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Equal Opportunity And Self-Respect
The primary purpose of equal opportunity is to see to it that certain factors do not play a role in determining our life chances. More specifically, equal opportunity is a principle of justice that draws a line between those factors that should and those that should not determine how well we do in life. Yet, despite the fact that this principle is widely regarded as a vital part of a complete theory of justice, efforts to draw such a coherent distinction have failed. This dissertation aims to provide the framework for a solution. The basic justificatory method deployed throughout centers on the importance to justice of facilitating and not undermining self-respect. From this starting point, I show that wanting to develop, exercise, and improve our abilities is a constitutive feature of self-respect such that people must be given the space to engage in activities that they find fulfilling. I further advance that we reliably find fulfilling those activities that provide a suitable challenge. From this it follows that the state has a compelling interest to promote multifarious worthwhile work activities so that there are clear paths whereby citizens can pursue interests in ways fitting to their abilities. These considerations, fully grasped, supply the basis for a recognizable account of fair opportunity, one that draws the principled distinction so sought after. The insights gained from using self-respect as the underlying rationale are then shown to also provide substantive guidance on two additional issues that need worked out for a complete theory of equal opportunity. First, I address the question of what requirements our account imposes on education. Between those who claim justice requires merely an adequate education and those who claim it instead requires an equal one, I argue it effectively requires both. In addition, against the claim that the full implementation of equal opportunity conflicts with the rights of parents to raise their children as they see fit, I show that this obstacle can largely be avoided with our richer understanding of fair opportunity in hand.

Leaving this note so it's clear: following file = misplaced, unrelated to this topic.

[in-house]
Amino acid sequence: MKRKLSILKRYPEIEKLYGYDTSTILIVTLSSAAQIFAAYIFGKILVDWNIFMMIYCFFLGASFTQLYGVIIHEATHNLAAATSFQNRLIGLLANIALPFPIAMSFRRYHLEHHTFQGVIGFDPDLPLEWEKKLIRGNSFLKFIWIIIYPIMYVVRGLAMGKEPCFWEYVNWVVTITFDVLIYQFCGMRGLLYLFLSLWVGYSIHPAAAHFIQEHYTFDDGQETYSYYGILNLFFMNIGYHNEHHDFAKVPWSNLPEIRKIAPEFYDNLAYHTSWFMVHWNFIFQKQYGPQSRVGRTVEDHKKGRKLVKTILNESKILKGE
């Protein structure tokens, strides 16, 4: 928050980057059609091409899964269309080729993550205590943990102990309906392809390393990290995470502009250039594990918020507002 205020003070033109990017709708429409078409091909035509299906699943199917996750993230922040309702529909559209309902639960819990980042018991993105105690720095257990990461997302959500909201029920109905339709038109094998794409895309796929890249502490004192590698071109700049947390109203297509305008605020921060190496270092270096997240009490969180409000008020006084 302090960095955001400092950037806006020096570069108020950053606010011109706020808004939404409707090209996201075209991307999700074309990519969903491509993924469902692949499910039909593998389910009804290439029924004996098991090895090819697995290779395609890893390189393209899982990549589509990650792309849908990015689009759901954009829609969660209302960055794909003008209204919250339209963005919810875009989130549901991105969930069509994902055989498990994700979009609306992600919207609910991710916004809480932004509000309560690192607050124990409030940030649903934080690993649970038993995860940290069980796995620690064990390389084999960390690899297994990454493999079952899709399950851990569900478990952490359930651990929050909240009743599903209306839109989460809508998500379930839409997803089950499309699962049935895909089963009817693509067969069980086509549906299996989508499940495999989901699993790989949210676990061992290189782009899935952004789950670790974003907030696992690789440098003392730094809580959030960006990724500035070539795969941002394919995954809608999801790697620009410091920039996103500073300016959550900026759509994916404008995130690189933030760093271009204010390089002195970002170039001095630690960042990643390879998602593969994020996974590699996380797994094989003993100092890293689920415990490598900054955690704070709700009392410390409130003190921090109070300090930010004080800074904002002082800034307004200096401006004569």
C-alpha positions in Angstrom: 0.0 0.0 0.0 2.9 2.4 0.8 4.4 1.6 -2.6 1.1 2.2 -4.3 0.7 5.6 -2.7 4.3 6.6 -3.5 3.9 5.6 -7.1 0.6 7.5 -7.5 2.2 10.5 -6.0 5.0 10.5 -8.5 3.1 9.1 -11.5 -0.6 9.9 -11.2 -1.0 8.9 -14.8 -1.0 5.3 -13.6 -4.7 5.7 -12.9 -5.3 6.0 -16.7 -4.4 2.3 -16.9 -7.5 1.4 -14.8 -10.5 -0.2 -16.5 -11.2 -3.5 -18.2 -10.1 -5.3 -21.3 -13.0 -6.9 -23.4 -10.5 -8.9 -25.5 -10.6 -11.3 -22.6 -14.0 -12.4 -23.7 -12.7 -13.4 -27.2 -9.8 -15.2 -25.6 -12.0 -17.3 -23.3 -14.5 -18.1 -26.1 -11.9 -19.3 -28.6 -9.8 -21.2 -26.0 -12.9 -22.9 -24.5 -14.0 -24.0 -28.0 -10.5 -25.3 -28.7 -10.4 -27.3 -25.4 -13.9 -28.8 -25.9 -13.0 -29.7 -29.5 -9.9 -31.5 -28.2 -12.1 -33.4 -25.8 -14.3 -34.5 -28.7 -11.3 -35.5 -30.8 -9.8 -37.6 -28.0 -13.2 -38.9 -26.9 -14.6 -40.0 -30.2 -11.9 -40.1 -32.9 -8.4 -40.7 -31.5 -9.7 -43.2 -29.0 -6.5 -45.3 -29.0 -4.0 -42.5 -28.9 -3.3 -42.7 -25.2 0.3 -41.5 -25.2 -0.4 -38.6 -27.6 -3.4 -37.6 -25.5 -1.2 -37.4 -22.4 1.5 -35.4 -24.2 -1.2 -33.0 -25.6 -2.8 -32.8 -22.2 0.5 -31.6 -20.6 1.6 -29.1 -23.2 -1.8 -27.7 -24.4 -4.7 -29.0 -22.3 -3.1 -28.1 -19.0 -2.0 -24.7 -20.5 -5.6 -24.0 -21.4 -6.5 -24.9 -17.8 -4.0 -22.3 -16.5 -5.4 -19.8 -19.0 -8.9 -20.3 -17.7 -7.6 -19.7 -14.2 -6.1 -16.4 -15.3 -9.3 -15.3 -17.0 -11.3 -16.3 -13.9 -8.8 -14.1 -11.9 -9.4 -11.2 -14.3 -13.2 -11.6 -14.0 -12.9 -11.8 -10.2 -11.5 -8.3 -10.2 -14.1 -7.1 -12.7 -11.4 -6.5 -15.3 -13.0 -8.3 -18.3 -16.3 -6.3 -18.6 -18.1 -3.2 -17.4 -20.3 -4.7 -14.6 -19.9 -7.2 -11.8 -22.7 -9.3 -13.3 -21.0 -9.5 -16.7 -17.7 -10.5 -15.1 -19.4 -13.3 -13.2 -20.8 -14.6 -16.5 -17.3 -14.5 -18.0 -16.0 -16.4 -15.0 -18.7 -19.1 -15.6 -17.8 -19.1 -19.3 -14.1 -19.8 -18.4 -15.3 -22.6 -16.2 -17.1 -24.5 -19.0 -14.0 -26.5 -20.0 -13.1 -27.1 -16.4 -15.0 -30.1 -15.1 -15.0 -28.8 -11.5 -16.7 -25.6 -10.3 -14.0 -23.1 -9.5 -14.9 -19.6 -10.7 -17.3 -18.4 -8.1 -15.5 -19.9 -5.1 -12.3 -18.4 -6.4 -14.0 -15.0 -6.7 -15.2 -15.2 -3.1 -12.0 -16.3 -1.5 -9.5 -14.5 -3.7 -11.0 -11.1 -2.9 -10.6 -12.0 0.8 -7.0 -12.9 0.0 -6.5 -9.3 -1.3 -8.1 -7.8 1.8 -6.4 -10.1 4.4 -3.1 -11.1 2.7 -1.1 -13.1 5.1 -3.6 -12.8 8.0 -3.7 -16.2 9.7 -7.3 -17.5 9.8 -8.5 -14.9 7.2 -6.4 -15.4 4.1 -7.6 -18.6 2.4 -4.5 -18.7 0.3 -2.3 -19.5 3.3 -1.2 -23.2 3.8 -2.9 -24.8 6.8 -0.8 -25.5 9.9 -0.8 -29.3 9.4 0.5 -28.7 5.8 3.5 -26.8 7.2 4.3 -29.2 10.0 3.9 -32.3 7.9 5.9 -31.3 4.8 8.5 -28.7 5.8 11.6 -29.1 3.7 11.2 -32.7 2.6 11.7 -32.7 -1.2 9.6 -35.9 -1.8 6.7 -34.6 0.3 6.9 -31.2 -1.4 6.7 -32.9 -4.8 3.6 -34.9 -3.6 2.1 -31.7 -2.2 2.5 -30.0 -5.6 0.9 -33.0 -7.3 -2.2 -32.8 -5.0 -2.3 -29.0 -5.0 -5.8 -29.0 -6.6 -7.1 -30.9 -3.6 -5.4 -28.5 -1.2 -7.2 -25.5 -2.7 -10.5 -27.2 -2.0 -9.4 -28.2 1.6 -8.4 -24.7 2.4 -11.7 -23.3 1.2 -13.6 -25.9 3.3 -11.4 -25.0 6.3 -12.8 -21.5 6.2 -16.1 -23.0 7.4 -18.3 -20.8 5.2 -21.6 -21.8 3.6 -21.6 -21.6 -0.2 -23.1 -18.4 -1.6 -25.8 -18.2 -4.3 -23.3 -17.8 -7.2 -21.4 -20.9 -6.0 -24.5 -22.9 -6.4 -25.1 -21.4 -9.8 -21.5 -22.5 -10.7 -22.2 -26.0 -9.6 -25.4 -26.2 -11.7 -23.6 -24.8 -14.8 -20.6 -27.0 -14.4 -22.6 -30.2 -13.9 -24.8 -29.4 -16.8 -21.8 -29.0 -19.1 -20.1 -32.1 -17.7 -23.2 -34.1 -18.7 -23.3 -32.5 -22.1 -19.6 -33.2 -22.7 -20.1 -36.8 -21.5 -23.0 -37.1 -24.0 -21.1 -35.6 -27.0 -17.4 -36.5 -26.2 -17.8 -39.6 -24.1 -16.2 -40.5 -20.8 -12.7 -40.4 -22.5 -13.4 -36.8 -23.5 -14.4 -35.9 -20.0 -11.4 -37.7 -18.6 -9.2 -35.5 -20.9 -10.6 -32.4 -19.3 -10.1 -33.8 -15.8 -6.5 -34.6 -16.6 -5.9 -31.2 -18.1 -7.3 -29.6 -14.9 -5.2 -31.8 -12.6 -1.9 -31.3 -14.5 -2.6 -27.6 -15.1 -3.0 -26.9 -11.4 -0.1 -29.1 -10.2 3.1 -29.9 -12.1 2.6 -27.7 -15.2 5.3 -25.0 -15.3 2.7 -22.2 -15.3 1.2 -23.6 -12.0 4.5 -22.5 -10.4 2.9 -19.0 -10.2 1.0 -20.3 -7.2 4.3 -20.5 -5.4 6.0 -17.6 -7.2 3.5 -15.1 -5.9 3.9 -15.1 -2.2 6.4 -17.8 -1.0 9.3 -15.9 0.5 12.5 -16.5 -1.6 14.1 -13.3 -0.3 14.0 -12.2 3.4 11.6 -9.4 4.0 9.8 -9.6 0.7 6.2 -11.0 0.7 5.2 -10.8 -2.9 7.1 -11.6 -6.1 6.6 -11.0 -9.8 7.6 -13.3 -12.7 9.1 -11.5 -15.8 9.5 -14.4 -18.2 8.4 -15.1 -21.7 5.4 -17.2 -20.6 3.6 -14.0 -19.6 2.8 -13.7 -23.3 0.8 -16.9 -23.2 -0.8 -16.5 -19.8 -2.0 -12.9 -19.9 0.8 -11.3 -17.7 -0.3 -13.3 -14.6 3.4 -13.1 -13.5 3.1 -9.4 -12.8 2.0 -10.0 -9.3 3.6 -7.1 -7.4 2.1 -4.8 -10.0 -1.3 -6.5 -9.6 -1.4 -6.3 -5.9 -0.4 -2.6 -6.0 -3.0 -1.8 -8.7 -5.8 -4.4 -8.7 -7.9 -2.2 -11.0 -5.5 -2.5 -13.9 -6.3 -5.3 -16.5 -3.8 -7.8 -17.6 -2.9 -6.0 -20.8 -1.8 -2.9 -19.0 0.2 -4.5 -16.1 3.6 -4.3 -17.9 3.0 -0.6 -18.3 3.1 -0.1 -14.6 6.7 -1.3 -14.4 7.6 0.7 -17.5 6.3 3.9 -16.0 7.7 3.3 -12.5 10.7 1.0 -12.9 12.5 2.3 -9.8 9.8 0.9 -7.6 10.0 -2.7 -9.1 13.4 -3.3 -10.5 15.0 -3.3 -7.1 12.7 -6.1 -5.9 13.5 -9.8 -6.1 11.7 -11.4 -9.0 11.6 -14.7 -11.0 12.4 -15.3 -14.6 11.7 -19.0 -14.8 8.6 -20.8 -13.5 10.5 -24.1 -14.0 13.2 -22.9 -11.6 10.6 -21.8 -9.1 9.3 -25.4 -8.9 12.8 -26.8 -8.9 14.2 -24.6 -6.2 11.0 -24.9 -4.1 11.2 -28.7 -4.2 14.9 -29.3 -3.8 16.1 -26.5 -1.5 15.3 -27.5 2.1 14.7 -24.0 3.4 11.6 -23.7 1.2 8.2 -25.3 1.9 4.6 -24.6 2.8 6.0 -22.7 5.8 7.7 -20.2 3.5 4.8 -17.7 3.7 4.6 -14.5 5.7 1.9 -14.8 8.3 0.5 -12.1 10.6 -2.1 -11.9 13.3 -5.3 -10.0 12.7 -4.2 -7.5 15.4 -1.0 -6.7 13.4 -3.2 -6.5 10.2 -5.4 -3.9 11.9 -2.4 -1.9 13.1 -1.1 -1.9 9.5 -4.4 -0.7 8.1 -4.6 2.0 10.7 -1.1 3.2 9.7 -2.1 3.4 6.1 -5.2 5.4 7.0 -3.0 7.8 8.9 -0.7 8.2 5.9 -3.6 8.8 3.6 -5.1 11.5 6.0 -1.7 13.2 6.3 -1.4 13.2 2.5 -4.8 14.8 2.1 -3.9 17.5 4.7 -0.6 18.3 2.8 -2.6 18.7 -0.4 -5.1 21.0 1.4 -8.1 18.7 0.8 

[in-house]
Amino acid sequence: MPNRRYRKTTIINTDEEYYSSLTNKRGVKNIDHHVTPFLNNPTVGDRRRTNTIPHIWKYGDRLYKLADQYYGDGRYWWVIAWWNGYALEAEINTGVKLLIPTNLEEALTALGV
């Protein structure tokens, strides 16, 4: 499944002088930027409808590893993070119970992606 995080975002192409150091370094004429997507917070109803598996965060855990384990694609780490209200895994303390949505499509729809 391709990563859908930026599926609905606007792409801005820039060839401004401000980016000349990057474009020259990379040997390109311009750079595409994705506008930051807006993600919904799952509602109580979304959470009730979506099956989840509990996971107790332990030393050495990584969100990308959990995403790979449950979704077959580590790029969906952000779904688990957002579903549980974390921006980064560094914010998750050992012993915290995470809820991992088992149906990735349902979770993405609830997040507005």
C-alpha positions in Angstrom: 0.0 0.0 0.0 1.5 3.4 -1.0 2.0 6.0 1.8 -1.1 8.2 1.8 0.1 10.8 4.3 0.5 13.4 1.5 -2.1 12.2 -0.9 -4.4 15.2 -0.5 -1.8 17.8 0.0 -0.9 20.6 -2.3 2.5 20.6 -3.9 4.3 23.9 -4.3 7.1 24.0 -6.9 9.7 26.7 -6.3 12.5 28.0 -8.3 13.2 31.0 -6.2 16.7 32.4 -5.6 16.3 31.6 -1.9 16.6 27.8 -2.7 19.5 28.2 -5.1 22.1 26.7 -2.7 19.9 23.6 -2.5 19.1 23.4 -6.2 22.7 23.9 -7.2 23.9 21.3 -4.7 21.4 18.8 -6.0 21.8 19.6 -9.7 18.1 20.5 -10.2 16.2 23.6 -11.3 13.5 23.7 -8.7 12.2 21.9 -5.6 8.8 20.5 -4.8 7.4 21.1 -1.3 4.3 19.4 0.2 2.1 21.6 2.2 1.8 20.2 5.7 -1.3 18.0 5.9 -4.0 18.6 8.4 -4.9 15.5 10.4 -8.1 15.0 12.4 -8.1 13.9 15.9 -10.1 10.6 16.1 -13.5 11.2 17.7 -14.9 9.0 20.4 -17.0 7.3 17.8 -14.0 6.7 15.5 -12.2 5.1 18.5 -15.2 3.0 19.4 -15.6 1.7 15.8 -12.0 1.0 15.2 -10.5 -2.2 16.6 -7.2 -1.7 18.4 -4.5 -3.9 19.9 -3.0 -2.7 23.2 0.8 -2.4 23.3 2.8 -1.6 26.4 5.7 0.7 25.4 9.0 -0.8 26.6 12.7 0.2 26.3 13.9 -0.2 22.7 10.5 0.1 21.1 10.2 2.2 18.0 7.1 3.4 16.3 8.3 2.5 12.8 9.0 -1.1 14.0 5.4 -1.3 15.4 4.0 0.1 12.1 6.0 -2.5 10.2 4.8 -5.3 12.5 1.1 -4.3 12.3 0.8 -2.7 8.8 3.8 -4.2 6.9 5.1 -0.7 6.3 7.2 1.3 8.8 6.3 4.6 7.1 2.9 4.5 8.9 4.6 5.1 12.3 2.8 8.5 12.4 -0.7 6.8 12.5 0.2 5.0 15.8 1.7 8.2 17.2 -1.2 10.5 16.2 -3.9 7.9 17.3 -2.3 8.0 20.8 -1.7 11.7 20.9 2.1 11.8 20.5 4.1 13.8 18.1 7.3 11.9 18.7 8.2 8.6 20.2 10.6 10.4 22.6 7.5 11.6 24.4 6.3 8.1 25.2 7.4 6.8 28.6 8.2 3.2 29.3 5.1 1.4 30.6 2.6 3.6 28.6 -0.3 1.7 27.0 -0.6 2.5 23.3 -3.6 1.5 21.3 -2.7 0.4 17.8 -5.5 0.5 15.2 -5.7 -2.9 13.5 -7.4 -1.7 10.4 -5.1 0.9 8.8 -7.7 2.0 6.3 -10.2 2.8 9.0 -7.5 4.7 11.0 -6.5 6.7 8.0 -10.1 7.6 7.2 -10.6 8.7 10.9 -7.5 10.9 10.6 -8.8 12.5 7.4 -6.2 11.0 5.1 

Justice; Education; Family
Miller, Richard William
Taylor, Erin; Sturgeon, Nicholas Lee
Ph.D. of Philosophy
Doctor of Philosophy
dissertation or thesis